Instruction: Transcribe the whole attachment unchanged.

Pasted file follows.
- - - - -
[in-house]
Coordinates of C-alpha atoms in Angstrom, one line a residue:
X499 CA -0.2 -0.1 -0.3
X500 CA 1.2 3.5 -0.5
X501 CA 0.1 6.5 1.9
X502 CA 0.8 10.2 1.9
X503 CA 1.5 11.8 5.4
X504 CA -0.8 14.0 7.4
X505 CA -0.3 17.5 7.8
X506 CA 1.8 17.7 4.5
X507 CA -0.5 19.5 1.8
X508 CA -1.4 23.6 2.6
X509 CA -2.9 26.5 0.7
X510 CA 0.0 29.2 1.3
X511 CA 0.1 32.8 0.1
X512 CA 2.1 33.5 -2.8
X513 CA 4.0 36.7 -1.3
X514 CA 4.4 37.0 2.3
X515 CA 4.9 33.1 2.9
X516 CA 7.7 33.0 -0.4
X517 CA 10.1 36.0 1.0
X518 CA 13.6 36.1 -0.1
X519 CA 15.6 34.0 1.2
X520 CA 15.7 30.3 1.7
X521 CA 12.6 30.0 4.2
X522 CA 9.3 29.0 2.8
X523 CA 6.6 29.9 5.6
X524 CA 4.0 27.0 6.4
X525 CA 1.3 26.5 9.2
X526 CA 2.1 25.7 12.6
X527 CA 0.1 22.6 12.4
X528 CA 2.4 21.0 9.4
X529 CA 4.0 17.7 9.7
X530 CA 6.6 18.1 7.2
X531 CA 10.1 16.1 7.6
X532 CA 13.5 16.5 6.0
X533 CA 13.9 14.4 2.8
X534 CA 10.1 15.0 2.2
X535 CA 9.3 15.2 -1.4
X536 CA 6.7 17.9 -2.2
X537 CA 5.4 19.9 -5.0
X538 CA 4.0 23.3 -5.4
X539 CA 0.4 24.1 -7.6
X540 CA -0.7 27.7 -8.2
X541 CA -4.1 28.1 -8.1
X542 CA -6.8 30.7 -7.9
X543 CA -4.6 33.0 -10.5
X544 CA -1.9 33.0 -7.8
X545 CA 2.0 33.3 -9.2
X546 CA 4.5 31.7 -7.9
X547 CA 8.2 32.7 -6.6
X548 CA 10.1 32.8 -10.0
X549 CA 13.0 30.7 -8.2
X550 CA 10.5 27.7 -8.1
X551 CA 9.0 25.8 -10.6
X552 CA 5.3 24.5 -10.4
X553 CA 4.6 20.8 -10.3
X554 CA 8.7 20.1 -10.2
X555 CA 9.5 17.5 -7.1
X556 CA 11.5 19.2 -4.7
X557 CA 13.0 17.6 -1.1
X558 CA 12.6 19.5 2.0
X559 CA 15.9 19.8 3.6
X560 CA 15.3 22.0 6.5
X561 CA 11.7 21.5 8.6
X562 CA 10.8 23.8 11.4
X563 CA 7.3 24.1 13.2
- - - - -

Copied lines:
[in-house]
Coordinates of C-alpha atoms in Angstrom, one line a residue:
X499 CA -0.2 -0.1 -0.3
X500 CA 1.2 3.5 -0.5
X501 CA 0.1 6.5 1.9
X502 CA 0.8 10.2 1.9
X503 CA 1.5 11.8 5.4
X504 CA -0.8 14.0 7.4
X505 CA -0.3 17.5 7.8
X506 CA 1.8 17.7 4.5
X507 CA -0.5 19.5 1.8
X508 CA -1.4 23.6 2.6
X509 CA -2.9 26.5 0.7
X510 CA 0.0 29.2 1.3
X511 CA 0.1 32.8 0.1
X512 CA 2.1 33.5 -2.8
X513 CA 4.0 36.7 -1.3
X514 CA 4.4 37.0 2.3
X515 CA 4.9 33.1 2.9
X516 CA 7.7 33.0 -0.4
X517 CA 10.1 36.0 1.0
X518 CA 13.6 36.1 -0.1
X519 CA 15.6 34.0 1.2
X520 CA 15.7 30.3 1.7
X521 CA 12.6 30.0 4.2
X522 CA 9.3 29.0 2.8
X523 CA 6.6 29.9 5.6
X524 CA 4.0 27.0 6.4
X525 CA 1.3 26.5 9.2
X526 CA 2.1 25.7 12.6
X527 CA 0.1 22.6 12.4
X528 CA 2.4 21.0 9.4
X529 CA 4.0 17.7 9.7
X530 CA 6.6 18.1 7.2
X531 CA 10.1 16.1 7.6
X532 CA 13.5 16.5 6.0
X533 CA 13.9 14.4 2.8
X534 CA 10.1 15.0 2.2
X535 CA 9.3 15.2 -1.4
X536 CA 6.7 17.9 -2.2
X537 CA 5.4 19.9 -5.0
X538 CA 4.0 23.3 -5.4
X539 CA 0.4 24.1 -7.6
X540 CA -0.7 27.7 -8.2
X541 CA -4.1 28.1 -8.1
X542 CA -6.8 30.7 -7.9
X543 CA -4.6 33.0 -10.5
X544 CA -1.9 33.0 -7.8
X545 CA 2.0 33.3 -9.2
X546 CA 4.5 31.7 -7.9
X547 CA 8.2 32.7 -6.6
X548 CA 10.1 32.8 -10.0
X549 CA 13.0 30.7 -8.2
X550 CA 10.5 27.7 -8.1
X551 CA 9.0 25.8 -10.6
X552 CA 5.3 24.5 -10.4
X553 CA 4.6 20.8 -10.3
X554 CA 8.7 20.1 -10.2
X555 CA 9.5 17.5 -7.1
X556 CA 11.5 19.2 -4.7
X557 CA 13.0 17.6 -1.1
X558 CA 12.6 19.5 2.0
X559 CA 15.9 19.8 3.6
X560 CA 15.3 22.0 6.5
X561 CA 11.7 21.5 8.6
X562 CA 10.8 23.8 11.4
X563 CA 7.3 24.1 13.2